Featured image by student Carolyn Egerszegi
Lately the news has gotten so out of control with recent events and politics thrown into the mix, that it’s often hard to even watch or listen anymore. Many of our students and Sketchbook Skool community members have found solace in drawing and proven time after time that art does have the power to heal.
This past week in our own community, many students have come forward to describe a healing experience they have had with drawing, or even facilitated with a friend in need.
Student Lynn Cohen gifted a grieving friend Danny Gregory’s book, A Kiss Before You Go, and helped her begin the healing process by reintroducing her friend to drawing as a way to cope with her grief over the recent loss of her husband. During their interactions, the two found themselves drawing each other and creating an exchange in that moment that might not have otherwise happened.
Another student, Carolyn Egerszegi, wrote about an experience she had amidst a panic attack in which the meditative and simple act of frantically reaching for a ball point pen and drawing the nearest thing (that stapler above!) on a scrap of paper led to the complete calming of her racing mind (and heart).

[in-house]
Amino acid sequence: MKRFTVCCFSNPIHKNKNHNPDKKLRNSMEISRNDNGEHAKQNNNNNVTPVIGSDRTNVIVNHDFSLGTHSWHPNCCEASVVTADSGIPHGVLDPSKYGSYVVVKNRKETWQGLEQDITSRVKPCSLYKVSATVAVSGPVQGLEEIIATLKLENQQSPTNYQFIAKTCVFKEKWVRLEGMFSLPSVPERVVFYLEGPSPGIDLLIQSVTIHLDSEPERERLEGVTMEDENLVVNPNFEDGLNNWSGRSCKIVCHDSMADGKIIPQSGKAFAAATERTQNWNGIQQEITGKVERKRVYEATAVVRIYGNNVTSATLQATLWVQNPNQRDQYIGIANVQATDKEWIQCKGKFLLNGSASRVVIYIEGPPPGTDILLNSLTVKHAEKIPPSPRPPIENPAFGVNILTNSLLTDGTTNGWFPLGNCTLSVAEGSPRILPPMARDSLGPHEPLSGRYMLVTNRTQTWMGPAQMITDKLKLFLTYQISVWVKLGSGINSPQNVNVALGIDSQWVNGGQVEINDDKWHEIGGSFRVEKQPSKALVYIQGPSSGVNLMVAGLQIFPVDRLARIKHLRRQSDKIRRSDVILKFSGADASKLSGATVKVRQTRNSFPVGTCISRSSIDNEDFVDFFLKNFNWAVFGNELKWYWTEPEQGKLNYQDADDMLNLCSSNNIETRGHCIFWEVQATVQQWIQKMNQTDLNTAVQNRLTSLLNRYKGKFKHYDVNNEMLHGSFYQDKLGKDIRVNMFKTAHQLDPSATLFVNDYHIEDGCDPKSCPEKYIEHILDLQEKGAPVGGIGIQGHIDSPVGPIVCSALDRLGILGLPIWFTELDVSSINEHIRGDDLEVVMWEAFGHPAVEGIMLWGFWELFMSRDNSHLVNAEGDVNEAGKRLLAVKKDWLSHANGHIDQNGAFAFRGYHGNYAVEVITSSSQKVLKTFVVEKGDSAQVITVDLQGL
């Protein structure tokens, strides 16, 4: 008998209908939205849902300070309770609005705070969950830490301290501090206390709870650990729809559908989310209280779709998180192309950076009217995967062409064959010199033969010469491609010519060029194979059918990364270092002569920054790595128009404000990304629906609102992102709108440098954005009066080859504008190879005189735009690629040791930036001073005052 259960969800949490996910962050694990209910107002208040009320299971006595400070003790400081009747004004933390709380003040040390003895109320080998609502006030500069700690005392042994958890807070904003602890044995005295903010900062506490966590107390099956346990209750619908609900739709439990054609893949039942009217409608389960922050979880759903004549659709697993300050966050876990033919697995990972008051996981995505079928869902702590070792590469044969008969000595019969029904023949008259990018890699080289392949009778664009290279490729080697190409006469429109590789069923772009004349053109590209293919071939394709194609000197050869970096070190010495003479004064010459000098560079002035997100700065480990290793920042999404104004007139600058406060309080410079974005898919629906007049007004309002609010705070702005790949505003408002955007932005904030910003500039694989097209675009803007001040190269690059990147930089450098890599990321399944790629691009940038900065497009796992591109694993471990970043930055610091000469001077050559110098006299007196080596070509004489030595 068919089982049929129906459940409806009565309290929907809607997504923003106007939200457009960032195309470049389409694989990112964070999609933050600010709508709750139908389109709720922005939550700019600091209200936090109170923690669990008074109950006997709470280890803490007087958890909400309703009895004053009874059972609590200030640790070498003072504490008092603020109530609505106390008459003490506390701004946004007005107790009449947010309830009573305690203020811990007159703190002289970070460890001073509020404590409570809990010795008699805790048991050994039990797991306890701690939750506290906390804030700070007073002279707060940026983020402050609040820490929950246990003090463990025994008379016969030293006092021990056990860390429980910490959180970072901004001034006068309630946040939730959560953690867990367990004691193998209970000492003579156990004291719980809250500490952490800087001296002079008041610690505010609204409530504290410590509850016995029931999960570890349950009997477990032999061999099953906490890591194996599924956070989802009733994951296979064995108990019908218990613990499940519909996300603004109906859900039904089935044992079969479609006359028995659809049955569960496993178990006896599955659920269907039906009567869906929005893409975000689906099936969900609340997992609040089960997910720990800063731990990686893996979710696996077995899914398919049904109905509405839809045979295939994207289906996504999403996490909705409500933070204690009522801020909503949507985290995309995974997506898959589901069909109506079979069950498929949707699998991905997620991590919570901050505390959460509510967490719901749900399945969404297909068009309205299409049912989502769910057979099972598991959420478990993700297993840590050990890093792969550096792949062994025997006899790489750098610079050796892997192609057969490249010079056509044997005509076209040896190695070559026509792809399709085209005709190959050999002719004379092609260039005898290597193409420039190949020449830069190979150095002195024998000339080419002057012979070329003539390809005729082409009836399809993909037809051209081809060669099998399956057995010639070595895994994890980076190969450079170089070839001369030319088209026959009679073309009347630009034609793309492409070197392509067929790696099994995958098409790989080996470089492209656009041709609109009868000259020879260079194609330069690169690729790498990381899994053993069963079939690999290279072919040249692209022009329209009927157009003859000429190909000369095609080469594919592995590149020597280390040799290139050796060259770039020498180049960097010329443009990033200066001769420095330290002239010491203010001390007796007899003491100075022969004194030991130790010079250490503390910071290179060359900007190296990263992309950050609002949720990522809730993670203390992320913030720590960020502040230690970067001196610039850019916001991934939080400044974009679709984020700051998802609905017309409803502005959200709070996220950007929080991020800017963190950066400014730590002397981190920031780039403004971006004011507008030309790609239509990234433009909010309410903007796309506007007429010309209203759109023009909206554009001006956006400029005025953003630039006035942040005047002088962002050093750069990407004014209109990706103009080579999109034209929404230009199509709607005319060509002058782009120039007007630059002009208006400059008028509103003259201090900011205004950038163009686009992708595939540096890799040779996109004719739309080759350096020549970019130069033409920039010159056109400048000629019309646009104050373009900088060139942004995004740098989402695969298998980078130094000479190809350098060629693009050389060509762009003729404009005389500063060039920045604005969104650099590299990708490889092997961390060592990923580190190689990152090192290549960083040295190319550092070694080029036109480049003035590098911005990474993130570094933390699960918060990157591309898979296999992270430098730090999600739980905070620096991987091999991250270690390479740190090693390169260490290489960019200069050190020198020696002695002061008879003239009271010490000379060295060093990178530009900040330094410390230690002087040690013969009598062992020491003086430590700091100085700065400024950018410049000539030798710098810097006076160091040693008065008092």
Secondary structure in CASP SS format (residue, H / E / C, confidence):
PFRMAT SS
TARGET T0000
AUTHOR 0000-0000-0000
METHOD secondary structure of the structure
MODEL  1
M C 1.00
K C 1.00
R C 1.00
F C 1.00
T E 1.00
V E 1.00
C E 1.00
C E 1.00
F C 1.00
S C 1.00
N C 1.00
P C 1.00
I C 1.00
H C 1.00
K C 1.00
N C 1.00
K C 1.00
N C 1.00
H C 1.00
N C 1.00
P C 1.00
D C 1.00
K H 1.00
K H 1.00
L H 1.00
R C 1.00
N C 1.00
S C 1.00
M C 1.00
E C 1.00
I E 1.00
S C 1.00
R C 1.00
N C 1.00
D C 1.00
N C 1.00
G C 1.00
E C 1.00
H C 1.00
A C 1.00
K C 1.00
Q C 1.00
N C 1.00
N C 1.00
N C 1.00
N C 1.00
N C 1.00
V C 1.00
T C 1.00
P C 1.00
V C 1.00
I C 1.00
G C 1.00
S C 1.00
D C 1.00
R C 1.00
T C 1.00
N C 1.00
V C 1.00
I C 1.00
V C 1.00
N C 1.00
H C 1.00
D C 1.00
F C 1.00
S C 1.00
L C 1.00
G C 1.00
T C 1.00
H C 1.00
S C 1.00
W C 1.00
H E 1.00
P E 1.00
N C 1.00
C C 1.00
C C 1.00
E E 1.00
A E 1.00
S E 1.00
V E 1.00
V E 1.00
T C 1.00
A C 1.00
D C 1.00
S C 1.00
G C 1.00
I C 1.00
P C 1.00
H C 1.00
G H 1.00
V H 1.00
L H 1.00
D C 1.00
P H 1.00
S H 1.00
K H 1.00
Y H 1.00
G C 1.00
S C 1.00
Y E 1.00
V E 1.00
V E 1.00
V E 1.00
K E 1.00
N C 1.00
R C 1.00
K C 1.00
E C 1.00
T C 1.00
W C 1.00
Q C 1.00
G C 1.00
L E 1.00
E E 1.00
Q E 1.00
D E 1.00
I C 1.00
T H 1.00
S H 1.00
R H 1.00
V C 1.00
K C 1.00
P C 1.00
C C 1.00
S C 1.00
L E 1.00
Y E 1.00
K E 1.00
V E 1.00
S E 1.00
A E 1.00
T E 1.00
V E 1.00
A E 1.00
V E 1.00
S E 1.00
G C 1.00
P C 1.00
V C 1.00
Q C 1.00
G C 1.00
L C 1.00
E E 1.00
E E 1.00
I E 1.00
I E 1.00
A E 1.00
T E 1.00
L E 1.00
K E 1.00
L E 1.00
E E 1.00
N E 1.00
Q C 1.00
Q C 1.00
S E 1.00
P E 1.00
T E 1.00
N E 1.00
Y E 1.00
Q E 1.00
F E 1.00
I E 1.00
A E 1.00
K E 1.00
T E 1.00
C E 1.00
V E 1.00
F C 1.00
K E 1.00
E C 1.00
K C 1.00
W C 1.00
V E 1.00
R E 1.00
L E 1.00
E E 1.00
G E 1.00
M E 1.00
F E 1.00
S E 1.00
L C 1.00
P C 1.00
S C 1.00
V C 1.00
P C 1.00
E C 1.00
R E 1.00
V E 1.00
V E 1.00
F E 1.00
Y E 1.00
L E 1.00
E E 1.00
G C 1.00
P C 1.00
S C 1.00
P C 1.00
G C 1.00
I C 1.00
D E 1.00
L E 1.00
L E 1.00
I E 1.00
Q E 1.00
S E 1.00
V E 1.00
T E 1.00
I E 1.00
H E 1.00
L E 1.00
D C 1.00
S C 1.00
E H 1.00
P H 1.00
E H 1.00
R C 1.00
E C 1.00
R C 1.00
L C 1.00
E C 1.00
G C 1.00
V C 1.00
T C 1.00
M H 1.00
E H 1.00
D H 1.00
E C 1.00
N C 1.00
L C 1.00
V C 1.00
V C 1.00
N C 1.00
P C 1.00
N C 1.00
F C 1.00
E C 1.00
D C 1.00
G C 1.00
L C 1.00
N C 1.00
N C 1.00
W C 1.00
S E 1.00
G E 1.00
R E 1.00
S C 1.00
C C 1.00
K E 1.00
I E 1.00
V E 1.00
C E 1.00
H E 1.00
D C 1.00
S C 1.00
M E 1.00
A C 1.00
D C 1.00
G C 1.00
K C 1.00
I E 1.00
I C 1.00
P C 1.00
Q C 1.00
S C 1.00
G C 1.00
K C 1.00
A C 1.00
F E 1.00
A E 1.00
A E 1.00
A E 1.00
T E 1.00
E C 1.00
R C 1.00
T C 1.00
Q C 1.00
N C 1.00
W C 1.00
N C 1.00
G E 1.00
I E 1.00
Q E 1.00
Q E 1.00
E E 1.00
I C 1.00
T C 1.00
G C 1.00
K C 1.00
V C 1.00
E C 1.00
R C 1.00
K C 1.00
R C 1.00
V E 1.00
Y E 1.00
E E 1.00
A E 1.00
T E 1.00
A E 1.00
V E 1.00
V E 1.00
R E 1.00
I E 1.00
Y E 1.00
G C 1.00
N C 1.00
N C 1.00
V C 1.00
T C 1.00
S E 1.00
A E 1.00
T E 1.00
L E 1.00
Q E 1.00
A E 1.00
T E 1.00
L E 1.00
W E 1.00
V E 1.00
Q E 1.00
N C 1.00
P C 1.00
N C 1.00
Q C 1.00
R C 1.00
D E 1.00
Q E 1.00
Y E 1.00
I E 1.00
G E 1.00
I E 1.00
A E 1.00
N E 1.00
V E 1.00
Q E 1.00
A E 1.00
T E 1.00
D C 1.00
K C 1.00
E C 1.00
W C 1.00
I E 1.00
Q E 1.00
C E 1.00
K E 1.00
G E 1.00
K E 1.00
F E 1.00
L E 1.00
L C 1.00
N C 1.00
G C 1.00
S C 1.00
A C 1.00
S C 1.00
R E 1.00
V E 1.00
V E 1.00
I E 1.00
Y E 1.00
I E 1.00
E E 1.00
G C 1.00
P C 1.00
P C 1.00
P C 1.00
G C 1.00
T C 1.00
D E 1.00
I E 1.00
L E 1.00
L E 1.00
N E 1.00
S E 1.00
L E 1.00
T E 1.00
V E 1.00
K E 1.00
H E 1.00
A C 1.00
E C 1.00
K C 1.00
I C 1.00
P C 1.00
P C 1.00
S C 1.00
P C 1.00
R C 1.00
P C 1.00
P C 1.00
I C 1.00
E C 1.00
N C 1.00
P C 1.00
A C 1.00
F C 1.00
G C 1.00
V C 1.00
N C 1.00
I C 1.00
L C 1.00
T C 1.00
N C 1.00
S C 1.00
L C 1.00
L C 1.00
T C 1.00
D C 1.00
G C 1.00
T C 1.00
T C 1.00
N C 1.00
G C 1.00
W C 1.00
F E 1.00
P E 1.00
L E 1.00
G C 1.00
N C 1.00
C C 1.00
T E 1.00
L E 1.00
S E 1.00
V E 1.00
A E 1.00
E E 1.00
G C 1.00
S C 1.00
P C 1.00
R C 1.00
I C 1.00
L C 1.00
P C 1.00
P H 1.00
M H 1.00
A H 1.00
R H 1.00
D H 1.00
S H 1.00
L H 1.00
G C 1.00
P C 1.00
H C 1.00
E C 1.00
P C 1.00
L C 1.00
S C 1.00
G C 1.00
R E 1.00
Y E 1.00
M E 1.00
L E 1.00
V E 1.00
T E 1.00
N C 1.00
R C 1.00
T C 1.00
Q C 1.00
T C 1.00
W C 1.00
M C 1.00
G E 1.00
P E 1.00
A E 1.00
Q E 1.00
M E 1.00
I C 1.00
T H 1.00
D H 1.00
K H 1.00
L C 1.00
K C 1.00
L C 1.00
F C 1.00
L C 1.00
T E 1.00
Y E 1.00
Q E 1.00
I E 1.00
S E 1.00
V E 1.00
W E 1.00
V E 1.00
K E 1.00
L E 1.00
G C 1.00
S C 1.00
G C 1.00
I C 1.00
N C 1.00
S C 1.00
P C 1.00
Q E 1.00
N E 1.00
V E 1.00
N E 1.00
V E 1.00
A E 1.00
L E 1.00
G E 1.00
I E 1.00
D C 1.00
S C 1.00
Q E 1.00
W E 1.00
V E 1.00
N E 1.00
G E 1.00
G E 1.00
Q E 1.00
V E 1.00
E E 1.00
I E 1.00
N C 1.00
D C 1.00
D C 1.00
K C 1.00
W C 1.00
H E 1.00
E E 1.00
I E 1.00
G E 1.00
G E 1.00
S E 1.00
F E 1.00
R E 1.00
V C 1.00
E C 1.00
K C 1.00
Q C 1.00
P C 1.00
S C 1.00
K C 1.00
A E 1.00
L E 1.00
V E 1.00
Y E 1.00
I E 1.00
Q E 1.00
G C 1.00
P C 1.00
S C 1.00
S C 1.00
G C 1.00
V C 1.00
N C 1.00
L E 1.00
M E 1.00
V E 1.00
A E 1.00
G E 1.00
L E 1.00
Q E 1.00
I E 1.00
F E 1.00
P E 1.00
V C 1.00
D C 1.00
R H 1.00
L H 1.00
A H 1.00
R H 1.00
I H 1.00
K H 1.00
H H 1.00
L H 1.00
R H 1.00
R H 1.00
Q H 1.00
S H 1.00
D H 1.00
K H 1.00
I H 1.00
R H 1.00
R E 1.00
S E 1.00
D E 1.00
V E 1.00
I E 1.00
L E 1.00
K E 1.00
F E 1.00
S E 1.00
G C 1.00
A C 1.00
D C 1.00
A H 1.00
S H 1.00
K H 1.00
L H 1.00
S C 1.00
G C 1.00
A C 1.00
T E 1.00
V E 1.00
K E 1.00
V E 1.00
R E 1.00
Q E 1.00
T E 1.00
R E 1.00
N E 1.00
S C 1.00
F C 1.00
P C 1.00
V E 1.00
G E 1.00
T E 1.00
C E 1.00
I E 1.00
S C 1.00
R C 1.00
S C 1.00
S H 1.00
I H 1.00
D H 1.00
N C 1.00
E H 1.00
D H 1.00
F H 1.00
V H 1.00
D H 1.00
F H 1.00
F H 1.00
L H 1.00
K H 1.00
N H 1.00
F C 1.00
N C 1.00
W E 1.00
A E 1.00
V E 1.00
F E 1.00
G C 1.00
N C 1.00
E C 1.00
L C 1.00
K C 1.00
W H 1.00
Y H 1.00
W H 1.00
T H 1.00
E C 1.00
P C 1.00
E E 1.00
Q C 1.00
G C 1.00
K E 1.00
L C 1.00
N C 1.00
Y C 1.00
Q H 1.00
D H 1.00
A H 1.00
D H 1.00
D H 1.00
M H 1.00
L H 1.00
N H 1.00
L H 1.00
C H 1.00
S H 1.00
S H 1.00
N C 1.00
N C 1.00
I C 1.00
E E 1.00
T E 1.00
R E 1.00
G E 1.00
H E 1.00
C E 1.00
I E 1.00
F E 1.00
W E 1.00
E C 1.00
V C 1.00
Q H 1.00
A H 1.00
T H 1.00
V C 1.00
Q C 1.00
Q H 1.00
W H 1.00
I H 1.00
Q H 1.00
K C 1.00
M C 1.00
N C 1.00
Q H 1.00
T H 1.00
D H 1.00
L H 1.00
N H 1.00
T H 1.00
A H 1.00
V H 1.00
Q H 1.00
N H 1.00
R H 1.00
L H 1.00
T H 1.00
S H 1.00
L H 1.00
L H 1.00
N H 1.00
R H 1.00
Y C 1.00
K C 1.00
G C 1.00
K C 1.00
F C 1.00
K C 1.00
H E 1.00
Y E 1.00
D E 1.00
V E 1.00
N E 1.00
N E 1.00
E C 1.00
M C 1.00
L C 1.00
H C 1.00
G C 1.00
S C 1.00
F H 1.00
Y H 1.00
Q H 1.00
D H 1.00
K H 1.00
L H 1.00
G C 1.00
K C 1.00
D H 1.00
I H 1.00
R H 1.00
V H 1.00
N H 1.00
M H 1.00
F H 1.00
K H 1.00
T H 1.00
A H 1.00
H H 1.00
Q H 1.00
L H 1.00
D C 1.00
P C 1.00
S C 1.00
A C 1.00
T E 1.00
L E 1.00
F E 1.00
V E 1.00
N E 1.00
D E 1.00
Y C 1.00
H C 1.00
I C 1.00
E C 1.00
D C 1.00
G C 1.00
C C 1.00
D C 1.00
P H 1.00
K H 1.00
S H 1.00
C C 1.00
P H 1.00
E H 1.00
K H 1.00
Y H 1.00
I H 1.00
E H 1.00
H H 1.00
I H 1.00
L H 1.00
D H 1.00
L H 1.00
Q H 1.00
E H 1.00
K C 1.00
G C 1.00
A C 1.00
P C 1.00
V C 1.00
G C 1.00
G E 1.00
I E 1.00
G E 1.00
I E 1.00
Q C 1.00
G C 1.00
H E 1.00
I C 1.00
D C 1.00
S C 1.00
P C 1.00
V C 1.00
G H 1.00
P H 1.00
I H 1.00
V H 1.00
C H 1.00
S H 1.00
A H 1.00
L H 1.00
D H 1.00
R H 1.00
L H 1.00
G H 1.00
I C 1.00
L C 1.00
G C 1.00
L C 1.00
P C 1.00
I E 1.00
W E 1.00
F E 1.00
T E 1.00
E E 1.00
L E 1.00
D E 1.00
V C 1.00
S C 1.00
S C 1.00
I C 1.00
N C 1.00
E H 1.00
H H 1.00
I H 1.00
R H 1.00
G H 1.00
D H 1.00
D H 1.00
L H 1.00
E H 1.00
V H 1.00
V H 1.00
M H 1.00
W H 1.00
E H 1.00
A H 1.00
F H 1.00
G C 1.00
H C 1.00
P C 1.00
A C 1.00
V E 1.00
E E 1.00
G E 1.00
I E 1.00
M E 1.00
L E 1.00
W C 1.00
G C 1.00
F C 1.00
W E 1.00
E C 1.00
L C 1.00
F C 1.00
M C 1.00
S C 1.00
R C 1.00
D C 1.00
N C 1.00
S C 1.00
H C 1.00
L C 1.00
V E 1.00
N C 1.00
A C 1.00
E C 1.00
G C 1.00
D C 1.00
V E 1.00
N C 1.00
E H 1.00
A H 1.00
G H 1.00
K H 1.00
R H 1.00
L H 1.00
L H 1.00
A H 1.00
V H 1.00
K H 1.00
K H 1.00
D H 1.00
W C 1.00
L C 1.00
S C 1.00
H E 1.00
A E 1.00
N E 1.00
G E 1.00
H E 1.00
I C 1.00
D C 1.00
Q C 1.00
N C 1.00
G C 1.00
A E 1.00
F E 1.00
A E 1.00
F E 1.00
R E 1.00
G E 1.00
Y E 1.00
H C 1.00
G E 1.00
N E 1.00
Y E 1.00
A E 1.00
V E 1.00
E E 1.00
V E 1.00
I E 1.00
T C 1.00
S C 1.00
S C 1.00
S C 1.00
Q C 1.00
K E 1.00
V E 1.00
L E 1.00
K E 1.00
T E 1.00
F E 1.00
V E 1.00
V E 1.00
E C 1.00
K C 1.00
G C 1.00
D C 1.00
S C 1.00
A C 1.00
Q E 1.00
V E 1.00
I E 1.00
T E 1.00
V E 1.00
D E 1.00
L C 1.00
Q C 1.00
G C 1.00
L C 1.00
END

In addition to using drawing to cope with external issues or the problems of friends and loved ones, one of our community members even had an experience where drawing helped her work her way through a series of awful nightmares. By putting her dreams on paper and actually changing the way they ended, Kim Kitt Tecca was essentially able to shake herself out of a funk brought on by those horrible dreams.
While they differ greatly, each of these smaller moments allowed people to transform their situations through drawing (or aid a friend or a loved one in doing so). Thanks to these reminders, we’re inspired to keep sharing art and drawing as a powerful form of healing. Stay tuned as we will revisit this topic soon to talk about art’s power to heal on a larger scale. Has drawing ever help you in a similar way?